Progressing the Overhead Squat

Arms behind head progression

Each compensation can have several causes so it is important that to try and narrow down the potential reason for the observed compensation. The coach can progress the Overhead Squat test to try and identify what may be the faulty issue in the movement pattern. If the coach doesn’t do this they may not be able to correctly target the fault when they are designing training programmes.

The first progression the coach can utilise is the arms behind the head squat. The setup for the arms behind the head squat is the same as the Overhead Squat screen except the player is no longer holding a stick and their hands are clasped behind the head. If the player can now achieve a correct squat pattern and correct squat depth with this progression as demonstrated in the video, it indicates that the fault or restriction is in the upper body. More progressions of the Overhead Squat screen to further analyse movement faults are detailed in the adult online module.

Addressing the common compensations in the Overhead Squat

A common compensation seen with the feet is that they turn outwards during the Overhead Squat screen. Externally rotated feet are sometimes linked to tight external rotator muscles of the hip. It is important to ensure that the deep lying hip rotators are stretched regularly as demonstrated in the picture below. The player sits upright and crosses one leg over the knee. They gradually press the flexed knee towards the floor. A light stretch should be felt in the muscles of the hip. Hold the stretch for 30 seconds.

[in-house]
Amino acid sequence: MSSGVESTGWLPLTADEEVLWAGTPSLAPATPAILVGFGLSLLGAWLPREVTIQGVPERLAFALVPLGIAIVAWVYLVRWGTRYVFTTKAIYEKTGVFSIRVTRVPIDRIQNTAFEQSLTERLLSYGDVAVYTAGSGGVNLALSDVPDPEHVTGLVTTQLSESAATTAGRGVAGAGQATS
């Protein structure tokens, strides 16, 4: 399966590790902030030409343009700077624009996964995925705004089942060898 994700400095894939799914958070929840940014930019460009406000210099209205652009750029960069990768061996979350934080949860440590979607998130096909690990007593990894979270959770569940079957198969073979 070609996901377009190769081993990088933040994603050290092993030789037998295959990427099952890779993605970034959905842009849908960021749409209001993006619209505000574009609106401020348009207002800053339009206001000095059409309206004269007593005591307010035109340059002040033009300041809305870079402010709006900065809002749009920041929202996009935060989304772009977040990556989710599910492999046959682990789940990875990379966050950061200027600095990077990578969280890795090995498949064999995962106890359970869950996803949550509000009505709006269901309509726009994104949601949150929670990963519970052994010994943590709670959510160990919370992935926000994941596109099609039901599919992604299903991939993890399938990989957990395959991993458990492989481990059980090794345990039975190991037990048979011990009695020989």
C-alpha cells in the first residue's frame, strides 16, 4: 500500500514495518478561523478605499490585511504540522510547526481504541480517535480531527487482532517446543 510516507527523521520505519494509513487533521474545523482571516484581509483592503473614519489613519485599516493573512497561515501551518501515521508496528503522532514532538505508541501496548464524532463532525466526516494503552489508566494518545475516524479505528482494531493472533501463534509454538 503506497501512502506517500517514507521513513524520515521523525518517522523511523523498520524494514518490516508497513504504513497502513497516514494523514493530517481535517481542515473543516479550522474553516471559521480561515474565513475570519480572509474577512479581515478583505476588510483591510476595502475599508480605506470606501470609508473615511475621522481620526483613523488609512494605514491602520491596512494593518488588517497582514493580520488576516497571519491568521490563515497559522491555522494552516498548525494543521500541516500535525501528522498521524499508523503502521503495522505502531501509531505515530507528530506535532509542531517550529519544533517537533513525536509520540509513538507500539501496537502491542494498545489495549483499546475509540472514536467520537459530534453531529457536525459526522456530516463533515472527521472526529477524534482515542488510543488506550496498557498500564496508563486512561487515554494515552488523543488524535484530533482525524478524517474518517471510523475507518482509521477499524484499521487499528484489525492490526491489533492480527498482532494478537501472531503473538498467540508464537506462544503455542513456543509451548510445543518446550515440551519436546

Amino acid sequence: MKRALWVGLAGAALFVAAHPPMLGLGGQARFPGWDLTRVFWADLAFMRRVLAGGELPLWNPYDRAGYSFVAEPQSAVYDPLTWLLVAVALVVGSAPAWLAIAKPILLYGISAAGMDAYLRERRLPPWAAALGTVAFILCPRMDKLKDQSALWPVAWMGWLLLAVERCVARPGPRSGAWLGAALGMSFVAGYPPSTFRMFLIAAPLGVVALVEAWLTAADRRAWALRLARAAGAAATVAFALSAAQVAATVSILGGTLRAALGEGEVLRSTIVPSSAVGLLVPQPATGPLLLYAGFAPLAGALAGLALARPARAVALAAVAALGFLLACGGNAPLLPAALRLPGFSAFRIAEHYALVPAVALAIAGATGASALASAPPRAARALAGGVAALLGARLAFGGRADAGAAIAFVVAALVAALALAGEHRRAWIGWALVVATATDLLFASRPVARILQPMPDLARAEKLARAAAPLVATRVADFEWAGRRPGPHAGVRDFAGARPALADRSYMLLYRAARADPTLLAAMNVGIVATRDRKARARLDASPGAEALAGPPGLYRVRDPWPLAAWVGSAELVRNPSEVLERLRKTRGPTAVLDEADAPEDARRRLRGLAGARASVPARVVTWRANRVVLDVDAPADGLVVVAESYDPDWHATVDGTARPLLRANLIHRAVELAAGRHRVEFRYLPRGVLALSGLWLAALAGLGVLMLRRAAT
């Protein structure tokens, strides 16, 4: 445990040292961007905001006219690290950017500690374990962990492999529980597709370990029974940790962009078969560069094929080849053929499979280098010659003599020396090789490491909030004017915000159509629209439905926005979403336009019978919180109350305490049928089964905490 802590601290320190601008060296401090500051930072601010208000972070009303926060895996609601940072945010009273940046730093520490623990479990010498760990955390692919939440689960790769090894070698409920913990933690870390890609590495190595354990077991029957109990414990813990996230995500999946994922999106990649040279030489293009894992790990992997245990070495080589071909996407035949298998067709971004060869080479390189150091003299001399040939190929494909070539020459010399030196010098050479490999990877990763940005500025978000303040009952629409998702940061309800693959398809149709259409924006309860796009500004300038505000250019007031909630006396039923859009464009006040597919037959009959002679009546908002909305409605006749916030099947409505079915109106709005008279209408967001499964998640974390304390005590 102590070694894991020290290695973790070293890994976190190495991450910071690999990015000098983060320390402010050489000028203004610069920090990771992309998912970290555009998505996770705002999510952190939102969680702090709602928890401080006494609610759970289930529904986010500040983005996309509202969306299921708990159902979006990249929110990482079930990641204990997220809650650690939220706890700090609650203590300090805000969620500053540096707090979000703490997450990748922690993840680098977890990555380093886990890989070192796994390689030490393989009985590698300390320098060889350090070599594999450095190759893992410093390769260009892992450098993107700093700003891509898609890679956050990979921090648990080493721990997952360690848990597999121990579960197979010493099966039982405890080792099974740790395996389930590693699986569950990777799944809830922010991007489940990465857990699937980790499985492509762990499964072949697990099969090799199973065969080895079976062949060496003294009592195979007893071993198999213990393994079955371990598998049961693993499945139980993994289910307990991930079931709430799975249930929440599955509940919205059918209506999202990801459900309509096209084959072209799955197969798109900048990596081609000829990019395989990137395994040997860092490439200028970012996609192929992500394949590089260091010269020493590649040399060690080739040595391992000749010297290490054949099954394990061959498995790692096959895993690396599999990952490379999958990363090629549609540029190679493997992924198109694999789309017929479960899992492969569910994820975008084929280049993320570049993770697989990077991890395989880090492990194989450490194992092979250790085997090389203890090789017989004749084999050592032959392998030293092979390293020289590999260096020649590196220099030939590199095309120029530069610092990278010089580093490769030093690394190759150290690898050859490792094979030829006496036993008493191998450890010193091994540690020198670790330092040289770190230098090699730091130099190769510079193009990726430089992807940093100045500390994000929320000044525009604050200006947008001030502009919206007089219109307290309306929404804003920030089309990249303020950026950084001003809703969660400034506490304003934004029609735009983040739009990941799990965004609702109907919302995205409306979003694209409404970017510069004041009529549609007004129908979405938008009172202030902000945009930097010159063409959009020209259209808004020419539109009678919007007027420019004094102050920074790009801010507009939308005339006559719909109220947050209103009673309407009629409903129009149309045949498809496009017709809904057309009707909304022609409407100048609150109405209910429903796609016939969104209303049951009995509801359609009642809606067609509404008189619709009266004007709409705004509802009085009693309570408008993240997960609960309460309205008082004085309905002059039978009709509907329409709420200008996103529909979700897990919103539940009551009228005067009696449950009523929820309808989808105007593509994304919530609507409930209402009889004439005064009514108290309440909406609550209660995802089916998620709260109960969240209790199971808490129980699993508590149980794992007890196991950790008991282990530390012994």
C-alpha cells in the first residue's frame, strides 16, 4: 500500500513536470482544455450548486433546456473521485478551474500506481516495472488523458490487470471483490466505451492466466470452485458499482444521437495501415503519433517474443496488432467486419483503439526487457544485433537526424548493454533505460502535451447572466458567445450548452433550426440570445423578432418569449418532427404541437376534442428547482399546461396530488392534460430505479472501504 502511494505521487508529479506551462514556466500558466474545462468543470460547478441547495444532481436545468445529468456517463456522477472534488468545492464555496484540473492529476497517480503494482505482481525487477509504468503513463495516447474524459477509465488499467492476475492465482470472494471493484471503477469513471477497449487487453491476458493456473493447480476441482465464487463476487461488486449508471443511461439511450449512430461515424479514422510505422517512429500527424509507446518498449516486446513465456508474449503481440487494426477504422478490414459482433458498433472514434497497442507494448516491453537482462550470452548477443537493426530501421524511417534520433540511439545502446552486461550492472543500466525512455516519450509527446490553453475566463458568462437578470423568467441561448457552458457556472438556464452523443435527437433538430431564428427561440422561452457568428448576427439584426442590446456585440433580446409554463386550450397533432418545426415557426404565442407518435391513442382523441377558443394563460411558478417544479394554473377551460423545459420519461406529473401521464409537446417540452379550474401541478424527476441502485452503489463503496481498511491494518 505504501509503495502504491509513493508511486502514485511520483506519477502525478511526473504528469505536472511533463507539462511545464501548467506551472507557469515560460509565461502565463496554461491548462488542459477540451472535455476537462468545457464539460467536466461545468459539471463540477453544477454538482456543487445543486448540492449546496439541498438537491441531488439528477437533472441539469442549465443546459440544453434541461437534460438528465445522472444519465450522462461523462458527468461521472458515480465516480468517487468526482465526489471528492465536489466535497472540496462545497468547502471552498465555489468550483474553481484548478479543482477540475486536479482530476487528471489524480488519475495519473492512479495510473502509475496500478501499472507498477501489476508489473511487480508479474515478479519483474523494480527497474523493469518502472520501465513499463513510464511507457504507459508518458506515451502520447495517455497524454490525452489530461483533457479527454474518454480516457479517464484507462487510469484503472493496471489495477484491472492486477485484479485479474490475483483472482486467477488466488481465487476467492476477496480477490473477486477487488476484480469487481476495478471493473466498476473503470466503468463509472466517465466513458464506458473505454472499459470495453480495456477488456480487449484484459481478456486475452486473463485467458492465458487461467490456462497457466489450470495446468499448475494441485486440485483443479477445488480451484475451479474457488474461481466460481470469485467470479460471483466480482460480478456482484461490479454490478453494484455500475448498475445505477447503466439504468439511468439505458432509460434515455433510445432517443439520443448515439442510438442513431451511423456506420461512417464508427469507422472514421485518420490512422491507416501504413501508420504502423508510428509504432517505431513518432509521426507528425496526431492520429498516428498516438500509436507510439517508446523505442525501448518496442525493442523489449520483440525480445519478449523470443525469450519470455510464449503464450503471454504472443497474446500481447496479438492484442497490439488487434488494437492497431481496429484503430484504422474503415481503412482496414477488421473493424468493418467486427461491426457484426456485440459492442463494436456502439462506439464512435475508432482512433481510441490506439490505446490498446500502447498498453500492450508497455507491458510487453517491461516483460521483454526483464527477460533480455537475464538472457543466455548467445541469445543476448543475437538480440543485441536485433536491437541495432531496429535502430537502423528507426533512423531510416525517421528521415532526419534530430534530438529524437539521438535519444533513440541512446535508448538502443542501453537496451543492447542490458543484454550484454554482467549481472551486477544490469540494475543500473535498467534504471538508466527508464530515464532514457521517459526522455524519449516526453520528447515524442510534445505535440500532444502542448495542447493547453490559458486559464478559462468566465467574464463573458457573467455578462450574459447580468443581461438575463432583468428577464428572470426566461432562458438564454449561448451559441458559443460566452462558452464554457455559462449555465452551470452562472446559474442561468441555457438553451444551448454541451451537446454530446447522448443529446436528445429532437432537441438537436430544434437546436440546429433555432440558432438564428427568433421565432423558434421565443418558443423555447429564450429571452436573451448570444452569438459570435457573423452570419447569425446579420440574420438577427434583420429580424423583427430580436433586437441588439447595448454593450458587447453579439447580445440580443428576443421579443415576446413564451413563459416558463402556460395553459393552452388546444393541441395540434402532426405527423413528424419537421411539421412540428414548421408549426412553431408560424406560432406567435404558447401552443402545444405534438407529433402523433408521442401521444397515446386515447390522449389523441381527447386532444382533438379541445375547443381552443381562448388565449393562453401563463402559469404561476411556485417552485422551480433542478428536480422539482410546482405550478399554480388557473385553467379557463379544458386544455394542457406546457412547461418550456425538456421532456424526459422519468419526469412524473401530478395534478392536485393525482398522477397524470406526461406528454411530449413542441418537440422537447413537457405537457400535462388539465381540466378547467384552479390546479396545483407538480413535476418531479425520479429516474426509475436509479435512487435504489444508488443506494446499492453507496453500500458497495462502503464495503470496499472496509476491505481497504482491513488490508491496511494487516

Another possible cause of the feet turning outwards is overactive or tight calf muscles. Foam rolling the calf muscle is a good way to reduce tightness and increase mobility. The video below demonstrates the correct way to foam roll the calf muscle.

A common compensation observed at the knees is that they collapse inwards. The muscle on the outside of the hip - the gluteus medius - is often the culprit. It is important to activate and strengthen this muscle to try and address this compensation. The Clam exercise as shown in the video below can be used. The player lies on their side with the knees flexed and one leg on top of the other. They then raise the top knee away from the bottom knee whilst keeping the feet in contact with each other.

To challenge the player and progress the strengthening of this muscle the lunge exercise as shown in the video below can be used. This challenges the player’s stability while strengthening the gluteus medius and many other muscles at the same time. The player steps forwards and descends into a lunge pattern (flexing at the knee while keeping the torso upright) and then returns to a standing position by pushing up off the lead leg.

The heel lifting from the floor during the squat is a common compensation. The calf muscle (made up of the soleus and gastrocnemius muscles) is often the culprit for this compensation. Stretching and foam rolling of the calf muscle can help fix this issue. A common soleus stretch is demonstrated in the video below. The player rests against a wall whilst flexing at the knee. They hold the heel in contact with the floor. Note that the left soleus is being stretched in the video.